The company is also importing two 50 tonne capacity Krayan KC-6473 truck cranes from the Ukraine, to be added to Technokran's sales fleet.
"They are cheaper than Russian cranes. In the former Soviet Union, Ukraine was the centre for heavy crane manufacturing. It's only since 1997 that Russia started manufacturing 50 tonne plus cranes. Before that it was just 16, 20, 25 and 25 tonnes," explains Karymov.
"Salaries in Ukraine are lower and production is cheaper. The production facilities are there because they made a partnership with Liebherr in 1988. The joint venture ended in 1993 when the market dropped. But they have all the facilities," adds Karymov.
So far the rental side of the business has been strong, especially in the 70 to 130 tonne market, says Karymov, mainly because there are so few cranes of this capacity in Russia. Alexander, from truck crane manufacturer Ivanovskaya Marka, believes there may be as few as 300 to 400 mobile cranes above 100 tonnes capacity in the country.
Most of the Technokran cranes are being rented to the heavy construction sector, but not housing as real estate building companies tend to own their own cranes, adds Karymov. The 8% annual rise in the Russian economy is feeding the crane industry he adds, although that figure is probably higher as it is unknown how many deals are not declared.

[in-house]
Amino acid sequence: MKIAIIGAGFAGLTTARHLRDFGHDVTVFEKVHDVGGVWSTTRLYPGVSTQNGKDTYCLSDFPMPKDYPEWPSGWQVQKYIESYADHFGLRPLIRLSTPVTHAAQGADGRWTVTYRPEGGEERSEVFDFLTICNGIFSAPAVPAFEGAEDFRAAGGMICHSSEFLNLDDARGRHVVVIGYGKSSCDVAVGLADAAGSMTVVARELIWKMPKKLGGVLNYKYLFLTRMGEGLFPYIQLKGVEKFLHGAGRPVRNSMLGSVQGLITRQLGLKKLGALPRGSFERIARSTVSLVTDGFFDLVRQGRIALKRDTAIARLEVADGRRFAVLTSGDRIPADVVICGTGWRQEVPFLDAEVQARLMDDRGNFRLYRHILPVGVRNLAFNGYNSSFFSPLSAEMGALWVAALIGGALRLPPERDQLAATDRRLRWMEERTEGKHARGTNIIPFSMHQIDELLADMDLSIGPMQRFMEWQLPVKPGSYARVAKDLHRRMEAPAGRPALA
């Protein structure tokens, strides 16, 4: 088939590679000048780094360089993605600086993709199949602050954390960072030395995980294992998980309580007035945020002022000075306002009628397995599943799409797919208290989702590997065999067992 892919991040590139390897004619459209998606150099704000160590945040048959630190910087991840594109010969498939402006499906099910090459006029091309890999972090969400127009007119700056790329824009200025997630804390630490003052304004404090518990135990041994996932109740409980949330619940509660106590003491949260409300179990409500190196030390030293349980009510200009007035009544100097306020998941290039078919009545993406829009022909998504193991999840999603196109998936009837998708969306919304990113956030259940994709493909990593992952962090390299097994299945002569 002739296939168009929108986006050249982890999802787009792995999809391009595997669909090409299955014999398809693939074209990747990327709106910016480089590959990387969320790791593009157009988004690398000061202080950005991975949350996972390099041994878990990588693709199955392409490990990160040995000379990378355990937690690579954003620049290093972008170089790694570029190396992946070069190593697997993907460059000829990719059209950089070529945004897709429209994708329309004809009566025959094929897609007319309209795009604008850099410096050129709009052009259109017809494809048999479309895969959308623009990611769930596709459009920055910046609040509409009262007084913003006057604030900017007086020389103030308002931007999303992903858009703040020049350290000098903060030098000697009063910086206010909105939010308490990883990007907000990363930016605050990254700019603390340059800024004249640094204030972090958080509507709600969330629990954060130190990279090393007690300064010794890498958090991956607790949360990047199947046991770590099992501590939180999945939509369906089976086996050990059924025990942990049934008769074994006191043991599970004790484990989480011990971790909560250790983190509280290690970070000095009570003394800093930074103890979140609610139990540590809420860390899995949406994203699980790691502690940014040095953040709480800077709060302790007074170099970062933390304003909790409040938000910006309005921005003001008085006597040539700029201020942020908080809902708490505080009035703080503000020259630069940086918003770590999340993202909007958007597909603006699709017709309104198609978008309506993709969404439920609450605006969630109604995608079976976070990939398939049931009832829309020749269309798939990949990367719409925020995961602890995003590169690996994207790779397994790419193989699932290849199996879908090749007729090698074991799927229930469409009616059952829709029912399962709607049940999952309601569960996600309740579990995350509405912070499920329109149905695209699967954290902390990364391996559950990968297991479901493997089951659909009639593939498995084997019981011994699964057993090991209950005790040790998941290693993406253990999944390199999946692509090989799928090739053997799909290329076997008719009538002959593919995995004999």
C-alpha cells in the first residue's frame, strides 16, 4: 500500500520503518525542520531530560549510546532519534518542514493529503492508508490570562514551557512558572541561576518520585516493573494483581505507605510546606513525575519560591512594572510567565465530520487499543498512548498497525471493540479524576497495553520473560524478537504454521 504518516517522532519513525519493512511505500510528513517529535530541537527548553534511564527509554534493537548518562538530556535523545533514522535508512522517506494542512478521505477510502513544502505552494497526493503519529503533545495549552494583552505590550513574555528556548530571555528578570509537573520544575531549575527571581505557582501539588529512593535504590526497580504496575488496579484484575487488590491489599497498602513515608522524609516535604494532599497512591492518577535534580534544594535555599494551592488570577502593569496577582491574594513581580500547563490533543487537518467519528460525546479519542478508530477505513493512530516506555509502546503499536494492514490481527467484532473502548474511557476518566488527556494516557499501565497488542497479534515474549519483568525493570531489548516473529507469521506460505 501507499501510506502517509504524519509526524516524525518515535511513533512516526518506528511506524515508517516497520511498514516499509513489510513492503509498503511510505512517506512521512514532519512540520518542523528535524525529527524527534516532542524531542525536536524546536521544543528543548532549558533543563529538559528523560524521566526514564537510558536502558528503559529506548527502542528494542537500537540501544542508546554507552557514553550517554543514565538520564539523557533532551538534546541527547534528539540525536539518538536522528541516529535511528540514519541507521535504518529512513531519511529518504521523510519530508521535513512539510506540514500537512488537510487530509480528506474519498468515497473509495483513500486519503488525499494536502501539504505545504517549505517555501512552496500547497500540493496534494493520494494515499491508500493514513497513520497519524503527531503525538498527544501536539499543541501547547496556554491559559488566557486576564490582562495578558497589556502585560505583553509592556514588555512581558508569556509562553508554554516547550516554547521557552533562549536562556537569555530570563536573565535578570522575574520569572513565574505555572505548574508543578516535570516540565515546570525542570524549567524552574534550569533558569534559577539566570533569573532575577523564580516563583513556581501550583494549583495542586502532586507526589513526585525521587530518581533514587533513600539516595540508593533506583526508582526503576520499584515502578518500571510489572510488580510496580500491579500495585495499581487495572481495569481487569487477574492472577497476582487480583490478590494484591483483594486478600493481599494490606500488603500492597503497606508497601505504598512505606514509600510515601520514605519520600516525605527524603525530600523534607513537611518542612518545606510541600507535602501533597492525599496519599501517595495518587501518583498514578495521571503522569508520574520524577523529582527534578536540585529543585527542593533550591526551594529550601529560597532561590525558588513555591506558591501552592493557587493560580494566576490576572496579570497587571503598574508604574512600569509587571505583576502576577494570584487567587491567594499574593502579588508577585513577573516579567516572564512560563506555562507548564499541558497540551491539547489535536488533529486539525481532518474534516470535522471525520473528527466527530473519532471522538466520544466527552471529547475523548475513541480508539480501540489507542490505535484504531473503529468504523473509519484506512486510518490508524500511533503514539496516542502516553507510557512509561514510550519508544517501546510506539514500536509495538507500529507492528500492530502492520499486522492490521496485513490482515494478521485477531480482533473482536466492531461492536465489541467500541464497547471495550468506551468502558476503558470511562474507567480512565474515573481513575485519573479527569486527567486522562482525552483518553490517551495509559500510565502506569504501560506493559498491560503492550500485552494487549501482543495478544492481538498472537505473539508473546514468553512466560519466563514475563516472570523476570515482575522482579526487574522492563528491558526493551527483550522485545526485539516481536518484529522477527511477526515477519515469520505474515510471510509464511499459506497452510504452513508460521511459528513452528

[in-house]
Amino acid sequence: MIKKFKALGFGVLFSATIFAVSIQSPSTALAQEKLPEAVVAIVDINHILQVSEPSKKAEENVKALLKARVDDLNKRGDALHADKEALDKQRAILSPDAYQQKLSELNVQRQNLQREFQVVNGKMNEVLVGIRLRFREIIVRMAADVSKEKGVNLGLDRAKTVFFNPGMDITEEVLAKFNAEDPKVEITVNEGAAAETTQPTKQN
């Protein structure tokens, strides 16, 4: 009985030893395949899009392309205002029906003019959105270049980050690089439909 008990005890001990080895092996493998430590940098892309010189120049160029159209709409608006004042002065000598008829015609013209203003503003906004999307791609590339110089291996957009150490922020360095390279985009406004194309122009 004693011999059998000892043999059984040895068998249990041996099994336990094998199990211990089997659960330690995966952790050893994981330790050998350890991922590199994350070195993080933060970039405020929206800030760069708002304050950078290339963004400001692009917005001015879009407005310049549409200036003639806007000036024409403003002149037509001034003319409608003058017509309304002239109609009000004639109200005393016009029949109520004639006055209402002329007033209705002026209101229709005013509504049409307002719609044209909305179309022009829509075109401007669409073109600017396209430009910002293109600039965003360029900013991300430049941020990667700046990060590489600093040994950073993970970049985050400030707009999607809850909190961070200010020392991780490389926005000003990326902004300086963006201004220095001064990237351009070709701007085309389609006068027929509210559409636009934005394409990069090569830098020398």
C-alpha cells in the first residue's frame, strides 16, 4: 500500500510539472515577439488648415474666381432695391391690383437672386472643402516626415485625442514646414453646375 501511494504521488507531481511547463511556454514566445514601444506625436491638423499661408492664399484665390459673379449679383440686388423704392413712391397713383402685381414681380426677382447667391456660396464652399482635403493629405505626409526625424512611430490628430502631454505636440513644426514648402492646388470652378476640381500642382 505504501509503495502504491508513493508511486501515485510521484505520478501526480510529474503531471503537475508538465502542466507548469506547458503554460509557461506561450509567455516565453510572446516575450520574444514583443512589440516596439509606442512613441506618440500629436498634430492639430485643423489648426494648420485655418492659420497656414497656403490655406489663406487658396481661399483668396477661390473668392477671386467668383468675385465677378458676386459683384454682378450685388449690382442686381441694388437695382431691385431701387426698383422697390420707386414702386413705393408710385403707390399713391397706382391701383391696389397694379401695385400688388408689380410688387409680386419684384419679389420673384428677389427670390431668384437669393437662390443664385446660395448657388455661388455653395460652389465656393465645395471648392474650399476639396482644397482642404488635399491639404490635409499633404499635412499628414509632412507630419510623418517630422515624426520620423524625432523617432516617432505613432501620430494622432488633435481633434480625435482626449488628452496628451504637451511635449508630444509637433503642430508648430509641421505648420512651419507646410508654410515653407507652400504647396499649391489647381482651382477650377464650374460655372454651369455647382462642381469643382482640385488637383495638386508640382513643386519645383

Another crane rental company SOP&G, based in Moscow, claims to have the largest capacity mobile cranes in Russia, with its two 800 tonne Liebherr LTM 11200 mobile cranes.
There are 20 cranes in the fleet, which also boasts a significant range of specialized transport. All of the cranes are Liebherrs, except for one Terex-Demag.
Giant on order
The company has also ordered a 1,200 tonne Liebherr LTM 11200-9.1, the strongest telescopic crane on the market, which is due for delivery in 2010. Two crawler cranes are also on order from Liebherr: an LR 1350/1 and LR 1750.
The 17-year-old company specialises in the oil and gas industry and the new machines are destined to be used at 10 or more oil refineries that are under construction or at planning stage in Russia. It will also be sending machines to construction sites preparing for the 2014 Winter Olympics in Sochi, which are due to get under way in the coming months.
SOP&G was born out of the former the Soviet Union's ministry for construction equipment. When the Union broke up, some leading figures in the industry started their own companies, including SOP&G.
The company is also in partnership with Germany-based crane rental firm Eisele AG, from which it leases equipment.